"You can figure out pretty quickly where 'Ripcord' will end up. The trip, though, is full of surprises and lots of silly fun...Under the droll direction of David Hyde Pierce, it mixes farce and sentimentality, blends witty lines with loopy settings and even has a few minutes of serious drama. It's very lightweight, and hard to resist." Full Review
"David Lindsay-Abaire’s inventive and often hilarious new work...He has created a clever set-up and an even better follow-through…The actors need to compete with the stagecraft, a clever set by Alexander Dodge that seamlessly goes back and forth between the ladies’ well-appointed living quarters and a variety of other locations. Good as it is, the actors win: especially the deliciously haughty Taylor and the delightfully daffy Burke. I could easily watch them for a half-hour every week!" Full Review
"It helps immeasurably that the two stars of Lindsay-Abaire’s heavily contrived play, are Marylouise Burke and Holland Taylor. Both are gems... As 'Ripcord' progresses—the uneven direction is by David Hyde Pierce—the two ladies play a series of escalating pranks on one another, jokes that cross over early into the painful and cruel." Full Review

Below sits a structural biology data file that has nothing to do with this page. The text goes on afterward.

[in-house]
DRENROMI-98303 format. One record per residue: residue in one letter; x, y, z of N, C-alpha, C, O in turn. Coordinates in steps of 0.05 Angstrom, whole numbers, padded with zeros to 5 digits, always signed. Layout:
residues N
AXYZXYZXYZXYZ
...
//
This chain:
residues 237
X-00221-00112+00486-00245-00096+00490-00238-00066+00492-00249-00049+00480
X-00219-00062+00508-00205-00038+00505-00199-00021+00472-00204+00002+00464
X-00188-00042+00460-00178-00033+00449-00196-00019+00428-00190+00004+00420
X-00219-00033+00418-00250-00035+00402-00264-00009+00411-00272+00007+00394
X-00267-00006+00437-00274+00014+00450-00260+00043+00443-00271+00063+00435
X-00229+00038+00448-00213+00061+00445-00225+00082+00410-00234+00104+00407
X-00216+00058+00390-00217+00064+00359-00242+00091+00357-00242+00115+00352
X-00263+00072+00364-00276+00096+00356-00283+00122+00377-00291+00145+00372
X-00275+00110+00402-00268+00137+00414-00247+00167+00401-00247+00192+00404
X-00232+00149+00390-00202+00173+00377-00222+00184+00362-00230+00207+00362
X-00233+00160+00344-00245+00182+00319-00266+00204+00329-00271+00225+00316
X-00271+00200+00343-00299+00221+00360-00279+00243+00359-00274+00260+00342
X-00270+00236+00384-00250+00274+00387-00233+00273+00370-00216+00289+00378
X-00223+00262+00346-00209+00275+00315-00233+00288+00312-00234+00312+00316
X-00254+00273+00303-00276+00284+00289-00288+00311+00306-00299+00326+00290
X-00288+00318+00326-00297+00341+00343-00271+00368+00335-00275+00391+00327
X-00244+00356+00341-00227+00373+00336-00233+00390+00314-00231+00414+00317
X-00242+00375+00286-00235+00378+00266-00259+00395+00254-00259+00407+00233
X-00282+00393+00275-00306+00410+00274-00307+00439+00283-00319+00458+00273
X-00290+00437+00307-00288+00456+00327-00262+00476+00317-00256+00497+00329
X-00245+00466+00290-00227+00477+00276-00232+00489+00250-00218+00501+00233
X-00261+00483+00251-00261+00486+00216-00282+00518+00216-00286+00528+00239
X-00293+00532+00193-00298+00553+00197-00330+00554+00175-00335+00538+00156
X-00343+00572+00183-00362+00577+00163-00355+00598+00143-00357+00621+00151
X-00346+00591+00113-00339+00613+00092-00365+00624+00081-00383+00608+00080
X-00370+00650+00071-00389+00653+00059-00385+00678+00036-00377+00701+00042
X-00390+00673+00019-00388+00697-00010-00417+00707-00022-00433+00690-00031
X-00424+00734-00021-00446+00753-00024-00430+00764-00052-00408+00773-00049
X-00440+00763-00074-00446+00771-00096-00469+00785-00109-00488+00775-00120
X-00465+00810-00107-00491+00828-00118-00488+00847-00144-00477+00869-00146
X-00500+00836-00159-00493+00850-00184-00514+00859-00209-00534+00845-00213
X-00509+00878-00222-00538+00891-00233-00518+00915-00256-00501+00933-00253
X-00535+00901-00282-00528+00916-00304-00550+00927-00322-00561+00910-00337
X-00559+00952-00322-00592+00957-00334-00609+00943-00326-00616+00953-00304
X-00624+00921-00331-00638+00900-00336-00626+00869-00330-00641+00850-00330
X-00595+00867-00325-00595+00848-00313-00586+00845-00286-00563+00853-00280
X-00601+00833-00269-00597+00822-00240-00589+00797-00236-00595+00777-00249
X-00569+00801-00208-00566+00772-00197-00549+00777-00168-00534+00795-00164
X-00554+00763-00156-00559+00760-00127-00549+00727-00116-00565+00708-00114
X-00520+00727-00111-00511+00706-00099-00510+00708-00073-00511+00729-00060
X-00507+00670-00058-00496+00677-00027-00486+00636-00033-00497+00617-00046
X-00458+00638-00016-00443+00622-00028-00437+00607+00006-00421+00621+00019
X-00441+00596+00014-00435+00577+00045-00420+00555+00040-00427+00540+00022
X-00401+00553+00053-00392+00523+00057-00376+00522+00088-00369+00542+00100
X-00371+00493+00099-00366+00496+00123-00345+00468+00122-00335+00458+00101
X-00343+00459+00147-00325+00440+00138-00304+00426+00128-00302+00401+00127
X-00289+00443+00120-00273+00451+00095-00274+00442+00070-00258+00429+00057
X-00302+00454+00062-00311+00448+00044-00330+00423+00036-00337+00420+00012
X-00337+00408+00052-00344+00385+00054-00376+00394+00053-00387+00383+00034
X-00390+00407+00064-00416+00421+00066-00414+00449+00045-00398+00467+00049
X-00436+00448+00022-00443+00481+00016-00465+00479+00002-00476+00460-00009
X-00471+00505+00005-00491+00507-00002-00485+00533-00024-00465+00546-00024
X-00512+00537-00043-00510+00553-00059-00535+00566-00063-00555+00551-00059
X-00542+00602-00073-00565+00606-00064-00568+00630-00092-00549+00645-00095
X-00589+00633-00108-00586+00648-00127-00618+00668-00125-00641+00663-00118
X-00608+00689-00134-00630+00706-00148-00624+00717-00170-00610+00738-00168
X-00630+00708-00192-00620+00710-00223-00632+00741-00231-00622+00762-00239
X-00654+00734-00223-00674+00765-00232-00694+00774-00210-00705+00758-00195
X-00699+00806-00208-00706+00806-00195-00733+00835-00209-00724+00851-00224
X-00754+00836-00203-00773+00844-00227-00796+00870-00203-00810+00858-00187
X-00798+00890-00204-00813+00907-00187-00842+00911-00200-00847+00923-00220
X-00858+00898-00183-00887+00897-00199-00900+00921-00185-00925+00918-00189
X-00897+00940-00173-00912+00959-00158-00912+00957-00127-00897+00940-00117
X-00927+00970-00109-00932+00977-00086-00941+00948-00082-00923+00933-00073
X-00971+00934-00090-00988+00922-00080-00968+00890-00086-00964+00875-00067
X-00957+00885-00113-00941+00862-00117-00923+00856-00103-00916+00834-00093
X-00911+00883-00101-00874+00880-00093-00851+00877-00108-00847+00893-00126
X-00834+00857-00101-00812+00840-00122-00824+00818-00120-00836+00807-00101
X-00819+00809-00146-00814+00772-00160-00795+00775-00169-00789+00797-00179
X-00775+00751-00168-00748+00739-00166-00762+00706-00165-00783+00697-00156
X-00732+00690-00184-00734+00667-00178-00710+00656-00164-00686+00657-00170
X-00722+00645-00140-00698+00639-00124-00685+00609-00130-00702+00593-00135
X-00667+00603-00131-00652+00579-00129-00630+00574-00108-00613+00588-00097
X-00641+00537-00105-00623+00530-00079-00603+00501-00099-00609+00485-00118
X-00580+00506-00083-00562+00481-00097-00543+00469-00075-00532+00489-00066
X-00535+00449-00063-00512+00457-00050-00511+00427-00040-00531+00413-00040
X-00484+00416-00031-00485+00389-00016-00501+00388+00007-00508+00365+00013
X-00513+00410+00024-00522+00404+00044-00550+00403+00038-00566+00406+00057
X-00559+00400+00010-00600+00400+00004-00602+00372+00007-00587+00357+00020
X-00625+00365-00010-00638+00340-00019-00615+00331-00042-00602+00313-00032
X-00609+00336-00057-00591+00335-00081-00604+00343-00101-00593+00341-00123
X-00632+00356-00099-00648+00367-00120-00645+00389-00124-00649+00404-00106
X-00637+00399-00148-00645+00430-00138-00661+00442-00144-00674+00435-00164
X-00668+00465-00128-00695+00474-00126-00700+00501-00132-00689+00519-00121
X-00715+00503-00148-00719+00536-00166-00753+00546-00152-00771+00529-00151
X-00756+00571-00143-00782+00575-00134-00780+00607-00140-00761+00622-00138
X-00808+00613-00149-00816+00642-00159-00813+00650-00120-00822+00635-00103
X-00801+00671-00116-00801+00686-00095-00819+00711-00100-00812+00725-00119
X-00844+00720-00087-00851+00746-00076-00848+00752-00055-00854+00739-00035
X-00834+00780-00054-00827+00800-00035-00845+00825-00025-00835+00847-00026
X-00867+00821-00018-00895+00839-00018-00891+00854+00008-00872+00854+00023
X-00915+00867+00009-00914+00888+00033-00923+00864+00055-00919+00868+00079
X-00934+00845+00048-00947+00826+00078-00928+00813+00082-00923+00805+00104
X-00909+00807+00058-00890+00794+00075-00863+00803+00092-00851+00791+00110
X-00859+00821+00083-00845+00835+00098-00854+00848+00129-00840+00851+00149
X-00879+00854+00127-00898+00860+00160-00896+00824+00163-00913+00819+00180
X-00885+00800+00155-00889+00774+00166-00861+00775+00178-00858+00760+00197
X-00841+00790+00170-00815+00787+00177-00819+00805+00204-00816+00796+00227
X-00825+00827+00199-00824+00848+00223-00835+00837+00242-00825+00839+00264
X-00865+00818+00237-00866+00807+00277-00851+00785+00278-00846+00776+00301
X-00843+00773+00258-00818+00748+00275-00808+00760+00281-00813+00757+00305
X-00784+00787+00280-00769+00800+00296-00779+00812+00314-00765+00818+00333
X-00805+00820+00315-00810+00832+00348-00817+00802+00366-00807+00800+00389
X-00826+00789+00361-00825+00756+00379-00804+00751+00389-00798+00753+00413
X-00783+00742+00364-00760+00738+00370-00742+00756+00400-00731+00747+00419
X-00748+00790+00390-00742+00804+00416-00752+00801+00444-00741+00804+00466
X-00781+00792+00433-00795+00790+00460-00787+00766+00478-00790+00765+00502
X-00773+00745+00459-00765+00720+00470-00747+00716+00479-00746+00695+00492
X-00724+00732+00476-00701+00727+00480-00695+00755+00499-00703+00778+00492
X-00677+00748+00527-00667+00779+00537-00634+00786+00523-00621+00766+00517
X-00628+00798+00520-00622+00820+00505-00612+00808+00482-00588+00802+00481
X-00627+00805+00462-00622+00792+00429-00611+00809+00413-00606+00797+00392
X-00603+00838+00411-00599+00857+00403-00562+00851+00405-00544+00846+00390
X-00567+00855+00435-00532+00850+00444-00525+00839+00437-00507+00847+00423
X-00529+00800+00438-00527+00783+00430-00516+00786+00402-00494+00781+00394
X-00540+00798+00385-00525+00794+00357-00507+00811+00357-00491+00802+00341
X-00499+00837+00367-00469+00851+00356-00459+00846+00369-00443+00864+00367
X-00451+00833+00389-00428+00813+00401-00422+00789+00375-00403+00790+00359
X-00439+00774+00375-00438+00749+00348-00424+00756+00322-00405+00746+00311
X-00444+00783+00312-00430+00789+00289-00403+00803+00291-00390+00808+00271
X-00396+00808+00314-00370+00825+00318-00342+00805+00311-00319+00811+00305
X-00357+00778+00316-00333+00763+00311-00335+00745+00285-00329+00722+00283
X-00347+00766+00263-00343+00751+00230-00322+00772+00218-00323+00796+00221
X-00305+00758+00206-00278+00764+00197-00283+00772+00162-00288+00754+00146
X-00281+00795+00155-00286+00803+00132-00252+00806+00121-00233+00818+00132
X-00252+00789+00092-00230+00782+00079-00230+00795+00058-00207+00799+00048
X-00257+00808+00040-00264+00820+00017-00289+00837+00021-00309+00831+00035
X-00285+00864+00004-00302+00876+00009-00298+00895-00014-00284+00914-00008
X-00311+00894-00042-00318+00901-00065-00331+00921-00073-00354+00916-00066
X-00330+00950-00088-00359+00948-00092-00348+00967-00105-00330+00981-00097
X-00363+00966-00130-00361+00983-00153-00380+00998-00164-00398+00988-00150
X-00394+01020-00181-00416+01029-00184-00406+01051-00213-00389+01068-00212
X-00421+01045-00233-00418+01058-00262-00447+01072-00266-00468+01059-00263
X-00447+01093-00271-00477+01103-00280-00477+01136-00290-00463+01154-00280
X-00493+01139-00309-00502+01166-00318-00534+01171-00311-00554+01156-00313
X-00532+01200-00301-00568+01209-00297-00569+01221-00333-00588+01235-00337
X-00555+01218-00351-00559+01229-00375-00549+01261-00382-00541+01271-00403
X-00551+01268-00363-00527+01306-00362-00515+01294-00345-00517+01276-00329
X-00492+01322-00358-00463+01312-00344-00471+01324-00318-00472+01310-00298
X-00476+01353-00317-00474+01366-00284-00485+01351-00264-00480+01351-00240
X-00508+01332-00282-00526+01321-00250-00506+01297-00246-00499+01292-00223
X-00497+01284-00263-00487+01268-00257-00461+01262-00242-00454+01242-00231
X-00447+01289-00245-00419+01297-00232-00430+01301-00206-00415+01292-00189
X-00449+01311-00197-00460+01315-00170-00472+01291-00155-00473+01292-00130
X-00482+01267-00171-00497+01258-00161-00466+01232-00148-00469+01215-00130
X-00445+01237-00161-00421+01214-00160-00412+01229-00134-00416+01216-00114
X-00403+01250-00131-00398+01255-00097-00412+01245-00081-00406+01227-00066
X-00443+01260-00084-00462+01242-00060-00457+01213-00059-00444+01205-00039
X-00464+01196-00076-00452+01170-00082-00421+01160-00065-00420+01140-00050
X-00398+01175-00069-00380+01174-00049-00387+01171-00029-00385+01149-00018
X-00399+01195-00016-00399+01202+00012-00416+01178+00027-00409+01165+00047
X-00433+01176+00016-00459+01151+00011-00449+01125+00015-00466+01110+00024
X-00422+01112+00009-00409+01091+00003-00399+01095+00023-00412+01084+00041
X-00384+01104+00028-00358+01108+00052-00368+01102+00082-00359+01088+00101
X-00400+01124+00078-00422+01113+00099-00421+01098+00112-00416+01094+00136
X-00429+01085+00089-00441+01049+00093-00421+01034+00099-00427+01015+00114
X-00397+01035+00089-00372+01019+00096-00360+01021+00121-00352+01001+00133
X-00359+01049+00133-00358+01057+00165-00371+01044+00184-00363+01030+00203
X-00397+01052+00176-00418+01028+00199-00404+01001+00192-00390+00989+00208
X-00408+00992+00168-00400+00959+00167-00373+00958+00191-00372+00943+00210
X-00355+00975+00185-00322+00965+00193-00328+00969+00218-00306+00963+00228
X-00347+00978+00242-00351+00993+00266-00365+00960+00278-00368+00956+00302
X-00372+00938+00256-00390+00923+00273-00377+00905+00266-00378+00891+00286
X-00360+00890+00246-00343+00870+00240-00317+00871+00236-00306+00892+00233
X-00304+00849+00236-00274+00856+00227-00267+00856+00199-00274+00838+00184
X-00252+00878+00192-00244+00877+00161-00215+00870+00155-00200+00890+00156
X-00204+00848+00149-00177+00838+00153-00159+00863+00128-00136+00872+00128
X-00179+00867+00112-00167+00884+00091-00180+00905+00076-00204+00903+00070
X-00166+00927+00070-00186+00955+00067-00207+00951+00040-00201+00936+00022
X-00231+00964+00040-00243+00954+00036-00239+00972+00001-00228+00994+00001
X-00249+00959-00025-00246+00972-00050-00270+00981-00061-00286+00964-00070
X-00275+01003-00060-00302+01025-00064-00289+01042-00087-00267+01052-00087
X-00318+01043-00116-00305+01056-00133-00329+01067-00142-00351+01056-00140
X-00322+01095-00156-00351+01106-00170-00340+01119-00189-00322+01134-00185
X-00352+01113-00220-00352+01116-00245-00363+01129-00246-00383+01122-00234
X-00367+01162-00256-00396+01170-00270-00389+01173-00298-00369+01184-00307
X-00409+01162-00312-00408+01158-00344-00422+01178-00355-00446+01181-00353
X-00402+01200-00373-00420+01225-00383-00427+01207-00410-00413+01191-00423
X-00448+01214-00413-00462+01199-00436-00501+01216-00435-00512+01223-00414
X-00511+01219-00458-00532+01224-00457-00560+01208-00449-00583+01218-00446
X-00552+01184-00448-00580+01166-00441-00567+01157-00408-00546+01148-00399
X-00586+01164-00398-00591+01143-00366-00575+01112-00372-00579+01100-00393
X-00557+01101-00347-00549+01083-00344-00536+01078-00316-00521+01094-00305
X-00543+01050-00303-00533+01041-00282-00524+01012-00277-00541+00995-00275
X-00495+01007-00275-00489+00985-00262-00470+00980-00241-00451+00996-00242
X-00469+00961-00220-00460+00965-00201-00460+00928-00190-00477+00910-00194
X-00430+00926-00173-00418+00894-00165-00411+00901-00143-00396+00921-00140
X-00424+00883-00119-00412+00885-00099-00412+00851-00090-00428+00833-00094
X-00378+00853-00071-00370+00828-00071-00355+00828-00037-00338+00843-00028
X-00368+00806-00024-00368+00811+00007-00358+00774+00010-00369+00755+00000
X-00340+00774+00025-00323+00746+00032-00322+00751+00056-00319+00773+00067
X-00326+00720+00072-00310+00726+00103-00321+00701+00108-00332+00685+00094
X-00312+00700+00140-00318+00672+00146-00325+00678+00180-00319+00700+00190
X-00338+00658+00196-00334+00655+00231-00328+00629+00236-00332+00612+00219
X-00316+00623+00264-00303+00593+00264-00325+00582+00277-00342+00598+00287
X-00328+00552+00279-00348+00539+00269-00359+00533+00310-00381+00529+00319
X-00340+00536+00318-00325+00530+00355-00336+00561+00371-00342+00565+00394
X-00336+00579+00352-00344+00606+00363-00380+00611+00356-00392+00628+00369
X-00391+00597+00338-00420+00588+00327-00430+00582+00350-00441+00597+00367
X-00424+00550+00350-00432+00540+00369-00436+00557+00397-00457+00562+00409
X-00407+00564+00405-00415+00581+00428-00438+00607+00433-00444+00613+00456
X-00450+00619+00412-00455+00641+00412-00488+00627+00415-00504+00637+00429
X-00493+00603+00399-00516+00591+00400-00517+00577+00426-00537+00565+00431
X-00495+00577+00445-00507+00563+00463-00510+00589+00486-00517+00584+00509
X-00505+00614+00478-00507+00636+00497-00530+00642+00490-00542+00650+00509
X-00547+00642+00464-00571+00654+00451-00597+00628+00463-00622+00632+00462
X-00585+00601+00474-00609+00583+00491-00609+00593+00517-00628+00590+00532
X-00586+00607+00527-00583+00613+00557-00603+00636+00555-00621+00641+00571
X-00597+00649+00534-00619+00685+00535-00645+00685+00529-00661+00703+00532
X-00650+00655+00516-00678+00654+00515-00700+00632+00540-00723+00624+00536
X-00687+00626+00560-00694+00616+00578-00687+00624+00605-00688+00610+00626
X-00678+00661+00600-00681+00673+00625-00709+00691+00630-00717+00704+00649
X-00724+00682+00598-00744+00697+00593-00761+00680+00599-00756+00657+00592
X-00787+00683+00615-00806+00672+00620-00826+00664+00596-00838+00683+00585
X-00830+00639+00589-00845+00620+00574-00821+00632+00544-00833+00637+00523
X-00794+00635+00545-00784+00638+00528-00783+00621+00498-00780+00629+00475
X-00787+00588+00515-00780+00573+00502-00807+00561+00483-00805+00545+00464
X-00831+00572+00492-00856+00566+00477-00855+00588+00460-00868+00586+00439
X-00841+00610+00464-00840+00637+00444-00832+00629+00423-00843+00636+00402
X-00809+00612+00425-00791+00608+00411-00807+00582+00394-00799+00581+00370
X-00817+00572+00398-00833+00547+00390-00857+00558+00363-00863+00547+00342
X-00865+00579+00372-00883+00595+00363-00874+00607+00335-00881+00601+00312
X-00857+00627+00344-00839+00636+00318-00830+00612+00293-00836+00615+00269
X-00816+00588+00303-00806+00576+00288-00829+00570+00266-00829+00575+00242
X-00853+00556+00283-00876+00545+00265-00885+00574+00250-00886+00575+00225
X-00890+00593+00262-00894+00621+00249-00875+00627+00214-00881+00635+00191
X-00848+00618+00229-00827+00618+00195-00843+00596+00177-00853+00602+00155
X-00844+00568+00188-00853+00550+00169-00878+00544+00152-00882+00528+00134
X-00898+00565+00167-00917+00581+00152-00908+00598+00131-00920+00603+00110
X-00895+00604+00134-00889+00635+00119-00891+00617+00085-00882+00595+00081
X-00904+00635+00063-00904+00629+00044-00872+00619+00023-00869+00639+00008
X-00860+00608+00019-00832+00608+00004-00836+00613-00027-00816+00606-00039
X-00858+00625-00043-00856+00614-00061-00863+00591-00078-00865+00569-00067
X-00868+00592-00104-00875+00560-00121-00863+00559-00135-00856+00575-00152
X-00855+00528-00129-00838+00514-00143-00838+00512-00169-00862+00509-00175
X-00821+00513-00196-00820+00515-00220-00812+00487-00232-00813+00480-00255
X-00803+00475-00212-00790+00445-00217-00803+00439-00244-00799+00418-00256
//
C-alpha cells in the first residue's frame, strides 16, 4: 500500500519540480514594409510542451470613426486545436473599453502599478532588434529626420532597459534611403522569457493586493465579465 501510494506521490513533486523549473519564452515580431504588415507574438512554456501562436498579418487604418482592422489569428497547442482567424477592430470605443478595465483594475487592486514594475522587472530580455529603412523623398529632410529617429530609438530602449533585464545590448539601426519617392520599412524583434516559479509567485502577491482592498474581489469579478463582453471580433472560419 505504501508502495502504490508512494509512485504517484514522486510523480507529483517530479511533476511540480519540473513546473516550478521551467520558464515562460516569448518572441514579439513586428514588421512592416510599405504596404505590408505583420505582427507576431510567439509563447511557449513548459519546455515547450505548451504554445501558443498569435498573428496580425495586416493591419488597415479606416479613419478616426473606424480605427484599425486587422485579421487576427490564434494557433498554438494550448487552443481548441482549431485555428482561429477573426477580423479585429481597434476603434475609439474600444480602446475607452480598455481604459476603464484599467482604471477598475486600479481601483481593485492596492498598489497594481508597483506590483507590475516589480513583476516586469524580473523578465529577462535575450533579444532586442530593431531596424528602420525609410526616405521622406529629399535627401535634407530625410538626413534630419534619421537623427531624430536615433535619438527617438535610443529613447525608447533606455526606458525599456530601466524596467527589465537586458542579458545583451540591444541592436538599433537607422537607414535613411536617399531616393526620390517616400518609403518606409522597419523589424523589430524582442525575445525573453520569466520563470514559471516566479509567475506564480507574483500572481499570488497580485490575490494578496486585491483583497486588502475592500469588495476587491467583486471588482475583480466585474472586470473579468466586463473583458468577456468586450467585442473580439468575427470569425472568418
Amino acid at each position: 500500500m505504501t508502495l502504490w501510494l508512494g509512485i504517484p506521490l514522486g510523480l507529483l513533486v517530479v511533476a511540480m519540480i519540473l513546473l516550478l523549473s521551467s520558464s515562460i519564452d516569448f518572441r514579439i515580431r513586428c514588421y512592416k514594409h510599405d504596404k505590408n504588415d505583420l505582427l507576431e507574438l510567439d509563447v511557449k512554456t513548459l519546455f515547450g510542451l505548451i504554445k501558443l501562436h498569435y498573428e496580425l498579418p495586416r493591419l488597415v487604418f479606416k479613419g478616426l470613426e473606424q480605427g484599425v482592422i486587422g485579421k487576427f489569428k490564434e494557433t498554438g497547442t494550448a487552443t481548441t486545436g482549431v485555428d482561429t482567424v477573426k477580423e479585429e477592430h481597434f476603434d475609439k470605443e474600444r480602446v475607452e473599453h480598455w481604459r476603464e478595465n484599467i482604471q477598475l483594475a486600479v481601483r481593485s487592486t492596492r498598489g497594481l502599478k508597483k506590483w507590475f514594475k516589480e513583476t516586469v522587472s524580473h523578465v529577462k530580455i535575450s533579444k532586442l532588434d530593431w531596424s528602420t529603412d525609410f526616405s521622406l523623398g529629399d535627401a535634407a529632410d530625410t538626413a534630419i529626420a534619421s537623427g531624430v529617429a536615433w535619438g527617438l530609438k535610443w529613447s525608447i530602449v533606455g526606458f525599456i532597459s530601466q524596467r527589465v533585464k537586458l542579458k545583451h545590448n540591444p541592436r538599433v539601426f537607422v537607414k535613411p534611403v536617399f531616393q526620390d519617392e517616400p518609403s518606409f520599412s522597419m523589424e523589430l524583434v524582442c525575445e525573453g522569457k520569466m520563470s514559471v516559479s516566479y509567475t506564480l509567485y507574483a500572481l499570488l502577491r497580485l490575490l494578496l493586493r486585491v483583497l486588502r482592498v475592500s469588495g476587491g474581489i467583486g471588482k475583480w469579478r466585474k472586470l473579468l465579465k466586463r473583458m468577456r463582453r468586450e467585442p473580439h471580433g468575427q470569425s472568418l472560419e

"I sat silently, with my mind wandering off to which leftovers I'd warm up when I got home after the show. I can't blame the acting for my inattention cause it's terrific all-around...It's the pranks that draw the laughs and David Hyde Pierce has staged them with an intentional cheesiness that keeps the first act popping along. In time, though, the pranks become more sharp-edged, prompting revelations, reconciliations and a sentimental ending that makes 'Ripcord' too saccharine for my palate." Full Review